Map sale

Chris Sale nears rehab, Josh Winckowski to make MLB debut – Boston Herald

The light at the end of the tunnel is finally visible for Chris Sale.

The injured southpaw is expected to step on the mound three times next week before the Red Sox reevaluate him, but the next step could be a rehab posting to kick off his return to the big leagues for the first time since last October.

“I’m not 100 per cent sure, but probably,” manager Alex Cora said of Sale’s ongoing rehab mission.

Sale fractured a rib in February while MLB owners were still locking players up. Sale was training at Florida Gulf Coast University when he was injured, but the Sox were unaware of it until the lockout was lifted in March.

He has been placed on the 60-day injured list to start the season and will not be able to return until at least June 8, although that delay is unlikely given he would likely need several rehab starts. minors.

He’s thrown about 25 pitches in a bullpen session this week and feels great, Cora said.

“Good fastball, good slider, good change,” the manager said. “Now the plan is for him to go up the mound three times next week… I haven’t spoken to him today. I just got the reports and everyone feels like everything went well.

Long-awaited debut

The Sox’s rotation has been a strength all year, and they’ll add one more to the crew on Saturday.

Josh Winckowski, a 23-year-old prospect sent by the Royals in the Andrew Benintendi trade last year, will make his big league debut and start Game 2 of a doubleheader against the Orioles at 6:10 p.m. ET.

“We talked about him,” Cora said. “We thought about it in the Texas series, but we thought we were going to be OK the way we did and I think we did… I think, forget the baseball part, for him, to map him out and have his family here and everyone here, it’s a lot easier than flying to Texas and pitching and then everyone misses it.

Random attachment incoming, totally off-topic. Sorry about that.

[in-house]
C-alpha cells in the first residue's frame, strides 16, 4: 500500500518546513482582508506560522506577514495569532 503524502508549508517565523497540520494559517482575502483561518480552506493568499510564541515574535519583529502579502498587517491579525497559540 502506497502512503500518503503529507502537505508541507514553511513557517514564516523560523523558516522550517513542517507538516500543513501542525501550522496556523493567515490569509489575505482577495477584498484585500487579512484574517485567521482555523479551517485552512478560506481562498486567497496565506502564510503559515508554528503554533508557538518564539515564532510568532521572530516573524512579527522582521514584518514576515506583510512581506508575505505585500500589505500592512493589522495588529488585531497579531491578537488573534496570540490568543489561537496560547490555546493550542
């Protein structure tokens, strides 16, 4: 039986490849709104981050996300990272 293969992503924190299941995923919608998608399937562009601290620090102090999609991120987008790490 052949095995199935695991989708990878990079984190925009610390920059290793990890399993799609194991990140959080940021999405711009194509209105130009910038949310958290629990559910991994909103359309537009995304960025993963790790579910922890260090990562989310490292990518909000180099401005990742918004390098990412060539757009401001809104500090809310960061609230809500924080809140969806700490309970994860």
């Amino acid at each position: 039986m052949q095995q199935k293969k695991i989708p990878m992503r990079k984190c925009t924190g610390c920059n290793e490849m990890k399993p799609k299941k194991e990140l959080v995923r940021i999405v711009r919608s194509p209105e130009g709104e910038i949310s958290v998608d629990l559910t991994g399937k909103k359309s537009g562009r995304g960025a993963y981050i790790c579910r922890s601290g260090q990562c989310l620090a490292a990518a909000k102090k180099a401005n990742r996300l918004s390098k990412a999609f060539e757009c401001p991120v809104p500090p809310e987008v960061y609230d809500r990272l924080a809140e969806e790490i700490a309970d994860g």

A 15th-round draft pick by the Blue Jays in 2016, Winckowski has been sensational since joining the Sox system last year. He had a 3.94 ERA and 1.23 WHIP between Double-A and Triple-A in 21, and will enter his start on Saturday after posting a 3.13 ERA and 0.85 WHIP for Triple- At Worcester this year.

The 6-foot-4 right-hander throws a fastball in the mid-90s and adds change, slider and split finger.

“He’s been really good to us,” Cora said. “He’s a guy we really like. He competes with himself, with everyone. He wants to be big. It should be fun.”

Nathan Eovaldi will start the first game of the doubleheader, which begins at 12:10 p.m. ET.

Barnes gets frustrated

Matt Barnes looked lost on the mound Thursday night, when he threw 27 pitches, just nine for strikes while walking four batters and recording just one out against the White Sox.

It was the kind of outing that makes it easy to wonder why Barnes is on a big league roster, but the Red Sox aren’t giving up on their closest All-Star.

“I think yesterday he got frustrated with himself,” Cora said. “I spoke to him a bit today and his mechanics were away. There was a lot of effort yesterday and he became a pitcher, not a pitcher. You could see him, he was trying to break his breaking ball and spin it as hard as he could and he was trying to throw his fastball as hard as he could and he was everywhere. It was a ball from the start.

Cora said he thought Barnes had good things because he was hitting 96 mph on the radar gun, but receiver Kevin Plawecki told him otherwise.

The Sox believe it’s a mechanical problem for Barnes, who was named to the American League All-Star Team for the first time in his career last year and then signed an extension of two-year contract worth at least $18.75 million. It faded over time and hasn’t looked good since, although Cora insisted Barnes was healthy.

“It was a struggle and he will admit it,” Cora said. “We have a lot of people working with him and we’re not going to stop. I have said from the start that he is very important to us.